Is Target Marketing Ethical?
Is Target Marketing Ethical?
Marketing to specific groups of consumers, or target marketing, is one of the most important concepts in marketing.
Marketers, through the ages, have identified who their customers are, and directed their efforts at influencing their buying decisions. That is their job.
In the last 30 years though, marketers have begun to identify potential buyers based on a number of factors, that make many people uncomfortable. Marketers now direct promotions at those of certain age groups, gender, race, marital status, gender preferences, and just about any other category you can place people in.
This makes many consumers and consumer advocates question the ethicality of these promotions:
Is it fair to direct ads at children when they do not have the understanding and/or capability to judge what is being presented to them?
Is it fair to target ads at elderly, living on fixed incomes, with products that they may not be able to afford?
Should companies be allowed to develop products that are specifically targeted at ethnic groups?
My answer to each of these questions, except the first one, would definitely be, Yes.
Why should a company be restricted from marketing a product to an independent, rationally thinking, adult?
Don’t I, as an adult, have the ability to determine for myself, with some exceptions, what I want to buy?
Now, if there are issues of mental incapacity we have a whole separate issue to address.
But, assuming that the consumer is able to make their own decisions; shouldn’t I as a marketer be able to present information that will help the consumer decide that my product is what they want?
Is targeting of minorities exploitative? Yes, it certainly is. But, so is almost every other kind of marketing. You are trying to exploit a need, a want and definitely a gap in a market that maybe has not been addressed.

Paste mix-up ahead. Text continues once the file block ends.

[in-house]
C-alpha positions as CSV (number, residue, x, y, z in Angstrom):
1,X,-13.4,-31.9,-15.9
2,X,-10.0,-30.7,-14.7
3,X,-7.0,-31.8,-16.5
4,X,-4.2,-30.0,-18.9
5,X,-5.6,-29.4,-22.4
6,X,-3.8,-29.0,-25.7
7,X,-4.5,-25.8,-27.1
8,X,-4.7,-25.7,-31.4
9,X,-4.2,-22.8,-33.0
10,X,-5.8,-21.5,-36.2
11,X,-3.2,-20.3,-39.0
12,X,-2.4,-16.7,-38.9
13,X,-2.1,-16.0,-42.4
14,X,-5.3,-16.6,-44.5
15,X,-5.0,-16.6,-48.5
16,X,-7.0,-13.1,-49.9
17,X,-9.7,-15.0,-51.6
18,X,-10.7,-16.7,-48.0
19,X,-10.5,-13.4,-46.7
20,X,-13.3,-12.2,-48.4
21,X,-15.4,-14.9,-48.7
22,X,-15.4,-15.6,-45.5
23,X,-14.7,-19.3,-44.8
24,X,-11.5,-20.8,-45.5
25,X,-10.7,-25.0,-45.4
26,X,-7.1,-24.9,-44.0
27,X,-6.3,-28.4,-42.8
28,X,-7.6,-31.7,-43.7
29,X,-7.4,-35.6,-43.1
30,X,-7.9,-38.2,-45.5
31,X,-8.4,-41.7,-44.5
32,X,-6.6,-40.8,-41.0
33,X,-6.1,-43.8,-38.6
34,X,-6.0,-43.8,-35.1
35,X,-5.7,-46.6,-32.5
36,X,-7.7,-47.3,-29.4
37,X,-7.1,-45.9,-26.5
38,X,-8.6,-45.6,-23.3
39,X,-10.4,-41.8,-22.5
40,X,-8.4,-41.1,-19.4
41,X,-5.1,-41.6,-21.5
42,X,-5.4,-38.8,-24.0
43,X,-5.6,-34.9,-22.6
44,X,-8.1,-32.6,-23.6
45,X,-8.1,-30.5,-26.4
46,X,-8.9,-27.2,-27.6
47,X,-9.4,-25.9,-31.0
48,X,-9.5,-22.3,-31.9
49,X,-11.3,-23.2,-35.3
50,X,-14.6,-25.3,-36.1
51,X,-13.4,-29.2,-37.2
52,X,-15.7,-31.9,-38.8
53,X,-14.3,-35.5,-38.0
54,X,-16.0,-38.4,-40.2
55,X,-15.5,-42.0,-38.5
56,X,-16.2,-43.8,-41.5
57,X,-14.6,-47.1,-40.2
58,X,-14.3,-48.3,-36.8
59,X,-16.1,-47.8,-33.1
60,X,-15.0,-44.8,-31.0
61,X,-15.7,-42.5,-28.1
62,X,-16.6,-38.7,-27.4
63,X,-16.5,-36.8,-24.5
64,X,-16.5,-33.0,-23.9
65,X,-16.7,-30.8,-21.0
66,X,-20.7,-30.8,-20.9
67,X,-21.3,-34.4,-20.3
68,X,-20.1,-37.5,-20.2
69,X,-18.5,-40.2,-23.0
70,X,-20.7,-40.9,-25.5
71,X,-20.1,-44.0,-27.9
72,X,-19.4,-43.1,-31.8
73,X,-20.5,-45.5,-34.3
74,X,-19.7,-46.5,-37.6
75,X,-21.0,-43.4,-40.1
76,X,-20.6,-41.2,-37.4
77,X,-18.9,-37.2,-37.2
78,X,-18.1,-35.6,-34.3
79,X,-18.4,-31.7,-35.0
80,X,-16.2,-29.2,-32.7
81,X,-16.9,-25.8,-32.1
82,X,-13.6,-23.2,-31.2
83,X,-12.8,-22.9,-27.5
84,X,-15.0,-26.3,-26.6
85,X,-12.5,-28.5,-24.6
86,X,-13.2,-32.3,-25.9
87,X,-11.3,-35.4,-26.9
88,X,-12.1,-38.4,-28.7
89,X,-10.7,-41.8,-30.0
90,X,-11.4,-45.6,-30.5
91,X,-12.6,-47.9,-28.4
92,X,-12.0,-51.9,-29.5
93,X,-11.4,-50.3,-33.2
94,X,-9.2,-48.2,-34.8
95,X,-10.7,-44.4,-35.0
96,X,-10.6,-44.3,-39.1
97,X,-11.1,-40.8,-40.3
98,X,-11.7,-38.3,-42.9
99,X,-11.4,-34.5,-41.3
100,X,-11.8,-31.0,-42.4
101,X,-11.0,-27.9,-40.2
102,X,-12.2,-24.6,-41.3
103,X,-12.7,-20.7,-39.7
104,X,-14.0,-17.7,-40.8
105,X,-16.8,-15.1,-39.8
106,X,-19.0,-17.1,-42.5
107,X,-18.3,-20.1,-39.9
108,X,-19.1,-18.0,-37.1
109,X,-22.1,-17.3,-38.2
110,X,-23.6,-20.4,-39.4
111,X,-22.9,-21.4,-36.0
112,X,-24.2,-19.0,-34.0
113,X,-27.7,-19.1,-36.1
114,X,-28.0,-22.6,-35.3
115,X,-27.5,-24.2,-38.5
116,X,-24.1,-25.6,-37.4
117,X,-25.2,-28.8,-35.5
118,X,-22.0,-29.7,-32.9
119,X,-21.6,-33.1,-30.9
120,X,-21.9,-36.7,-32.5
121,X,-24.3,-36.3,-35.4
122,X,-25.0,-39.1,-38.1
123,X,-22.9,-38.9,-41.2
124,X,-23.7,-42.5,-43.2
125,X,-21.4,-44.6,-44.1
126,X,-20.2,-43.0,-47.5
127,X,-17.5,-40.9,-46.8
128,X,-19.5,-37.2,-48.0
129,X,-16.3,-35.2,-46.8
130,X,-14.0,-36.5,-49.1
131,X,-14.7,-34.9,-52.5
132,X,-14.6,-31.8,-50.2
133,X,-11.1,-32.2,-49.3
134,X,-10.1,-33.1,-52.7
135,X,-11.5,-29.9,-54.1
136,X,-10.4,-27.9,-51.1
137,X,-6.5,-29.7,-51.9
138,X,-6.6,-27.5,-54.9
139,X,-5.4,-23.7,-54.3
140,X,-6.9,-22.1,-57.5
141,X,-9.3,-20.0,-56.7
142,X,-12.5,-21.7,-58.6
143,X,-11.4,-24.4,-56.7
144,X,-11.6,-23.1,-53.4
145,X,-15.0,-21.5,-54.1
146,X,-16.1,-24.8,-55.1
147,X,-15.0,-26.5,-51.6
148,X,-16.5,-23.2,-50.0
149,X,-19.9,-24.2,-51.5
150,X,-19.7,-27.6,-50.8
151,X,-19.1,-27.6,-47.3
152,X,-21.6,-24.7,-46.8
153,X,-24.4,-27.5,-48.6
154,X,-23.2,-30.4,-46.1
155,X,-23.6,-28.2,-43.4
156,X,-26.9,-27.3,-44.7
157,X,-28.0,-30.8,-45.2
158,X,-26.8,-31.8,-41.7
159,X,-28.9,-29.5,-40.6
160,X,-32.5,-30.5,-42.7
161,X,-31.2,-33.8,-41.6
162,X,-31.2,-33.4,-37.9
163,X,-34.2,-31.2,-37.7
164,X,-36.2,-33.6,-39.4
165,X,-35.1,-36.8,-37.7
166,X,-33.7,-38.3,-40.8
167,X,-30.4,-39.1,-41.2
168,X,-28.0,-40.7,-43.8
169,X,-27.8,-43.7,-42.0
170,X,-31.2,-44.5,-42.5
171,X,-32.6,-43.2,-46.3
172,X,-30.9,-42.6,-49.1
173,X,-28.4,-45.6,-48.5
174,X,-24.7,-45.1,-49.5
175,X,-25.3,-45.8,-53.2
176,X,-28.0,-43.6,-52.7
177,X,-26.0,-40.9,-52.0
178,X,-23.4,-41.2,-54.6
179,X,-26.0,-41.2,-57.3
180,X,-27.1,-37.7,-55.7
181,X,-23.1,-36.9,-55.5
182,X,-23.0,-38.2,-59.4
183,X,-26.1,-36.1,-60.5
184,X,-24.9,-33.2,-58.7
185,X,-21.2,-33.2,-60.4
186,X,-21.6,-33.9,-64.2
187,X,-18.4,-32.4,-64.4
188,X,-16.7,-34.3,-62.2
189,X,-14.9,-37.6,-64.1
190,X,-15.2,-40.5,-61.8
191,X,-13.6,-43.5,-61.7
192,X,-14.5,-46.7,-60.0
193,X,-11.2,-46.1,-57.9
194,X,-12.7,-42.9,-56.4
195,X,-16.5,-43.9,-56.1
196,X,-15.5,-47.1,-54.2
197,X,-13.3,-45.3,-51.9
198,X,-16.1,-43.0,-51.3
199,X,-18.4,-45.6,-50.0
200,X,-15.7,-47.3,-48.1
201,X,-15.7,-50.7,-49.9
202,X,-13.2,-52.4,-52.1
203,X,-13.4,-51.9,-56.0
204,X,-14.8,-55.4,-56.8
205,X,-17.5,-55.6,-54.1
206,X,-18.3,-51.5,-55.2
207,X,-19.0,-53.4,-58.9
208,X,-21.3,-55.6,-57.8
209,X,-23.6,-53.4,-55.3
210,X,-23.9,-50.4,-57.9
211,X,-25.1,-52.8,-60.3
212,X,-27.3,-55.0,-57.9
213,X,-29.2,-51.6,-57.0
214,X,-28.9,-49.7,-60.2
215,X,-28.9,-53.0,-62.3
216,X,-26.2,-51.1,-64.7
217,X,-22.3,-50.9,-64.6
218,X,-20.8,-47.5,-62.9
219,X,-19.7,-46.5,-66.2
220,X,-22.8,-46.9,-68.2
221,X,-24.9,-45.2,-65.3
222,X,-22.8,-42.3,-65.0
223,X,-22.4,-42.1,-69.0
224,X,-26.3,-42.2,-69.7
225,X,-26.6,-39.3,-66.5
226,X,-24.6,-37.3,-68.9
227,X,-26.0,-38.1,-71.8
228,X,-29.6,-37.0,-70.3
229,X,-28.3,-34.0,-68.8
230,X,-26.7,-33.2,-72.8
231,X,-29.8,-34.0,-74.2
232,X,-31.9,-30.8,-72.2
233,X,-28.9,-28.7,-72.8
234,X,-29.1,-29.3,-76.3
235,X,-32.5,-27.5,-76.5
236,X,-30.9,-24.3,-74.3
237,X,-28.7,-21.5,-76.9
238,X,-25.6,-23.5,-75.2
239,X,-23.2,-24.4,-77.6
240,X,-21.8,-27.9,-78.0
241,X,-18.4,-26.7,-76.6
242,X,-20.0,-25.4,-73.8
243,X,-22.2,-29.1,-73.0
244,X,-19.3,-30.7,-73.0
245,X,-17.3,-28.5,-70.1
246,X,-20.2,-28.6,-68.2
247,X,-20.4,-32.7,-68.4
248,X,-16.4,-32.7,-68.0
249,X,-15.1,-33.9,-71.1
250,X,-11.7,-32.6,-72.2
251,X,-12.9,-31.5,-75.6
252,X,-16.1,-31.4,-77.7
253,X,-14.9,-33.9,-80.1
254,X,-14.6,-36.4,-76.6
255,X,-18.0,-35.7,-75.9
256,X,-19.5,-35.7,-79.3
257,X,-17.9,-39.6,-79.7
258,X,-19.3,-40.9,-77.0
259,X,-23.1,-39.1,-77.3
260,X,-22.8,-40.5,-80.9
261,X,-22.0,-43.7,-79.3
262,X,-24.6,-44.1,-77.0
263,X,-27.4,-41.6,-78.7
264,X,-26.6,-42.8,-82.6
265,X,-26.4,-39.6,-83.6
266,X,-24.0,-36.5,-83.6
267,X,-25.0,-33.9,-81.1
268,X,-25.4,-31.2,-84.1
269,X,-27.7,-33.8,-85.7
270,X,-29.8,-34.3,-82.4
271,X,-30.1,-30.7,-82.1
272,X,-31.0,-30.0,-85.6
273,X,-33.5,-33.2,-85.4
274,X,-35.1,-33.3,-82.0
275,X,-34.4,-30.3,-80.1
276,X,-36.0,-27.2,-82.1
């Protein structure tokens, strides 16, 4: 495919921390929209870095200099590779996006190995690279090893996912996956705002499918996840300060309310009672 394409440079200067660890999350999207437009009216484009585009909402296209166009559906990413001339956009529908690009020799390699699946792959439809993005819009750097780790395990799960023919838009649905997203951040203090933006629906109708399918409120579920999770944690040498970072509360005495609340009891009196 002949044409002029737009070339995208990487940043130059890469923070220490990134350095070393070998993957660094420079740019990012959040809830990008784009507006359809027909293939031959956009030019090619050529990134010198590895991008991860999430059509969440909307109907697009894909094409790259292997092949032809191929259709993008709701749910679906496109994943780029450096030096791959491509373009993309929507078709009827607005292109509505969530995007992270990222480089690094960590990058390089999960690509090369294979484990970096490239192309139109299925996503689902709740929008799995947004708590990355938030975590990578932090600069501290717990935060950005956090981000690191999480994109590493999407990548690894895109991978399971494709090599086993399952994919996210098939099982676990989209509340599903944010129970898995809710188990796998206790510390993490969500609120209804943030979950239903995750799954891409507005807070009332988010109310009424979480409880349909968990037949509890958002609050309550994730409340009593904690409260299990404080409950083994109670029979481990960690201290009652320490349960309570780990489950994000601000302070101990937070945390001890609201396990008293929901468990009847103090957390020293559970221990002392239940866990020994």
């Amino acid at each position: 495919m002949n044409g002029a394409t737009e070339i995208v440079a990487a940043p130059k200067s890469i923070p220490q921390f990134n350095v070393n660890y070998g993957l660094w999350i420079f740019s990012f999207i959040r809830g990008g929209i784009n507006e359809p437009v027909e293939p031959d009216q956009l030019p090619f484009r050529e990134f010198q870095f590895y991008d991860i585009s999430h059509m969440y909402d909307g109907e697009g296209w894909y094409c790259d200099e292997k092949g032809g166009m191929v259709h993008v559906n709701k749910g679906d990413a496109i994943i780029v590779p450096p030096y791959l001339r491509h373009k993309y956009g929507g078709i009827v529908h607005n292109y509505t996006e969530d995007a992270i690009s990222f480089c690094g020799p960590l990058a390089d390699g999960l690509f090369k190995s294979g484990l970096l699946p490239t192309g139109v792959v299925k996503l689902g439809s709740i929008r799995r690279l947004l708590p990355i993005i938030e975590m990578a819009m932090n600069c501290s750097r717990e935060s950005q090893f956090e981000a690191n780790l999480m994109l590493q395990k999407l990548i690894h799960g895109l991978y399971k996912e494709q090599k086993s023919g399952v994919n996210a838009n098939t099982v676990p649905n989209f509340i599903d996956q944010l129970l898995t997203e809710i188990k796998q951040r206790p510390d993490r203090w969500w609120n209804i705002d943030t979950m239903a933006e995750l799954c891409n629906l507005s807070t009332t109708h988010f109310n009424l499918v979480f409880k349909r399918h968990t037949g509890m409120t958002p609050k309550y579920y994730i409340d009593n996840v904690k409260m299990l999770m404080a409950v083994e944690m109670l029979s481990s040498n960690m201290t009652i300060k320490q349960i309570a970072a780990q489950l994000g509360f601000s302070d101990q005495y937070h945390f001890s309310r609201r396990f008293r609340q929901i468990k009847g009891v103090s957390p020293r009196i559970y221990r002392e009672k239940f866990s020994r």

Prior to the 1960’s most marketing ignored ethnic minority groups and concentrated on the vast buying power of larger demographic groups. An opportunity existed for companies to address a market, with significant buying power, that had not been addressed before. Is that inherently wrong? That is the way marketing works: Find a gap, develop a plan to address the gap, and then market to that gap. That is sound business practice. If companies do not take advantage of their opportunities they will fail.
Now, none of what I have said above gives companies a free license to do whatever they want, especially when it comes to my one, very absolute exception: Marketing to children and those who cannot be held accountable for their actions. Even as an adult, if I am not capable of making a choice as to the soundness of a buying decision, then I should not be subjected to marketing that may have unreasonable influence over me; And children are certainly not capable of making that decision. However, as an adult parent, I must assume some of the responsibility for buying products that are marketed to children. I must educate my children about what is right and what is wrong; what is a want versus what is a need; what is affordable versus what is not.
Companies who choose to direct their marketing efforts at specific market segments have a responsibility to consider the ethical implications of what they are doing. Socially responsible marketing calls for target marketing that serves not only the company’s interests, but also the interests of those targeted and the public in general.